China's stroke care is improving, but the disease is still No. 1 killer

By American Heart Association News

Brain scan images and doctor with stroke patient.
(DepositPhotos, DragonImages)

China has made strides in stroke care over the past decade – but a new report shows the number of strokes each year is rising, and the disease remains the country's leading cause of death.

The report, published Monday in the American Heart Association journal Stroke, is a wide-ranging review of how the world's most populous country is doing when it comes to stroke management, and suggests the need to step up prevention efforts.

The progress China has made in stroke care has paid off in part because the stroke death rate has declined, said Dr. David Wang, a neurologist and co-author of the report.

"Many hospitals have become certified stroke centers, and standardized stroke care is being practiced throughout China," said Wang, an acute stroke specialist with OSF Healthcare System in Peoria, Illinois.

Even so, there's room for improvement, said Wang, vice chair of neurology at the University of Illinois College of Medicine.

For instance, many hospitals don't have enough medical personnel or adequate equipment to treat stroke patients, he said. Antiquated beliefs about patient care among physicians hinder efforts to offer quality care, Wang said, and the country has a long way to go in offering better stroke rehabilitation services.

Stroke killed more than 2 million people in China in 2016. By comparison, the disease kills more than 140,000 Americans each year.

A stroke occurs when a clot forms and cuts off blood supply or ruptures in a main blood vessel in the brain. High blood pressure, high cholesterol and arrhythmias are among the leading risk factors for the condition. Worldwide, stroke is the second leading cause of death and the third leading cause of disability, according to the World Health Organization.

The report suggests China took an important step in improving stroke care when it launched its first national stroke patient registry in 2007. Since 2014, a telemedicine program has allowed at least 300 rural hospitals to treat stroke patients, according to the report.

The country has seen some progress in treating acute stroke patients, the report shows. Physicians are relying more on the gold-standard clot-busting medication that's been used in the U.S. and Europe for more than 20 years. At the same time, China is using some effective therapies that haven't been used in other countries, the report said.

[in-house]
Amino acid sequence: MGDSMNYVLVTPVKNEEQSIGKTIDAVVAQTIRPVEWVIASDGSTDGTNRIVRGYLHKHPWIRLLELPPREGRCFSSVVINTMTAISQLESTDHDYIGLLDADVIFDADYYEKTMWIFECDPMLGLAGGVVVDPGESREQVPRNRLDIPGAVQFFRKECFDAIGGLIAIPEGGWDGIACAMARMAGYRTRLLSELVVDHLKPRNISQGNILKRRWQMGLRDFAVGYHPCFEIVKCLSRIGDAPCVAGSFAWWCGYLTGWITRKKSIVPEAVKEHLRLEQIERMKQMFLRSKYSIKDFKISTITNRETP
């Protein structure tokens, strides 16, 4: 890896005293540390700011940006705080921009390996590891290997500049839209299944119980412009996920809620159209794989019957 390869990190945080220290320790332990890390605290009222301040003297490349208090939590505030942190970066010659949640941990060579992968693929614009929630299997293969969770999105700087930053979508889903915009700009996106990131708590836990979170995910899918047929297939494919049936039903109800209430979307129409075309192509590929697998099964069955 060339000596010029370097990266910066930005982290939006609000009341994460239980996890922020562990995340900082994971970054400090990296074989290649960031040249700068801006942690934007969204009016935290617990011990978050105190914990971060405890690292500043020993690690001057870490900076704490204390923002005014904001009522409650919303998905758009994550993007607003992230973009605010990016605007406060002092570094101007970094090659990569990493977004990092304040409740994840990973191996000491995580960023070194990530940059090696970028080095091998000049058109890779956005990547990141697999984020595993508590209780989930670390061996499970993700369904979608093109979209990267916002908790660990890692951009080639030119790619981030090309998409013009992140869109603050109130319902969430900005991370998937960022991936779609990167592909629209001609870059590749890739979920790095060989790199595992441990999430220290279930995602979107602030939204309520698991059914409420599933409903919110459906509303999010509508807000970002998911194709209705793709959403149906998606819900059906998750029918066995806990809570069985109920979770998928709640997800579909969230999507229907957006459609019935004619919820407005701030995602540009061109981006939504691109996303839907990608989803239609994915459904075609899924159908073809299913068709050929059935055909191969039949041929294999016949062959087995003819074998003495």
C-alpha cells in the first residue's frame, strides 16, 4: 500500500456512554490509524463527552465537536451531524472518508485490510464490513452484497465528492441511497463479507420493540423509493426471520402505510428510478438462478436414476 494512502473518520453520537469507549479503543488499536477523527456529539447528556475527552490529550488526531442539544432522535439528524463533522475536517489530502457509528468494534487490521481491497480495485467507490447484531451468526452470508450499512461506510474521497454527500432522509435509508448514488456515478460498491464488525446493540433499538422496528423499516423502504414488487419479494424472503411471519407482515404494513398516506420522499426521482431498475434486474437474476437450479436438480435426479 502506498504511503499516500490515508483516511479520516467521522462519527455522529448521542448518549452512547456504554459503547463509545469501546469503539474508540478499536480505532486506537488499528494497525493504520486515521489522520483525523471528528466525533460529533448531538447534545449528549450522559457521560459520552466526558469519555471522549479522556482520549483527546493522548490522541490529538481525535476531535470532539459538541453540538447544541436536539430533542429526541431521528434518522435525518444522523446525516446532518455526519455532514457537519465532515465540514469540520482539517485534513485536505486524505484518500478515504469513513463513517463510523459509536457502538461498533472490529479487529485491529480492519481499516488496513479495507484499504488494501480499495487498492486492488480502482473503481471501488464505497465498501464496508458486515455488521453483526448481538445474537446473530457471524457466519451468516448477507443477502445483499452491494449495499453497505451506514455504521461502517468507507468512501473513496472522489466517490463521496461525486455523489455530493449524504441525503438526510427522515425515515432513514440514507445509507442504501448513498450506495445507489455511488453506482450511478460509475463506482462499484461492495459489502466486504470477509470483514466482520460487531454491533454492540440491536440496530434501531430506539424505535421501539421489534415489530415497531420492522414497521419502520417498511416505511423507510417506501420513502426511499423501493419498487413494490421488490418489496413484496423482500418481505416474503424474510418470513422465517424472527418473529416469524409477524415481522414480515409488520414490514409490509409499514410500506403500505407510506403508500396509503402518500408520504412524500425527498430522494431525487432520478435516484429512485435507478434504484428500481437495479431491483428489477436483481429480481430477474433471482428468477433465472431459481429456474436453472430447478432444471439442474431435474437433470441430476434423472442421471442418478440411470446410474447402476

Those gains, however, may not mean much unless prevention efforts ramp up. High blood pressure and high cholesterol rates in China, for instance, are lower than in the U.S., but statistics show those conditions aren't well-controlled.

China's stroke prevention efforts would benefit from focusing, at least in part, on high blood pressure among adults, said Dr. Harlan M. Krumholz, a cardiologist at Yale-New Haven Hospital in Connecticut.

Treatment and access to primary care seem to be the key ingredients. A recent study co-authored by Krumholz showed high blood pressure was more common among Americans, but their Chinese counterparts with the condition were twice as likely to have severe high blood pressure. In addition, Americans are much more likely to be treated for the condition than their Chinese peers. The data also show many people in China with high blood pressure don't know they have it.

"It's not a matter of lack of access to drugs because of their expense," said Krumholz, a professor at Yale School of Medicine. "It's about strengthening the (primary care) system."

Historically, China has not put a premium on improving primary care for non-communicable diseases like stroke and heart disease, in part because public health officials had to focus on slowing the spread of infectious diseases, Krumholz said. More recently, the country has poured resources into specialized medical centers to treat heart disease, cancer and neurological diseases, he said.

Both Wang and Krumholz said public health officials face a considerable challenge because the country is large and has a significant population of aging adults who are at high risk for stroke.

Nonetheless, Krumholz said, "This is a great moment in time for China to recognize this is an opportunity to improve population health."

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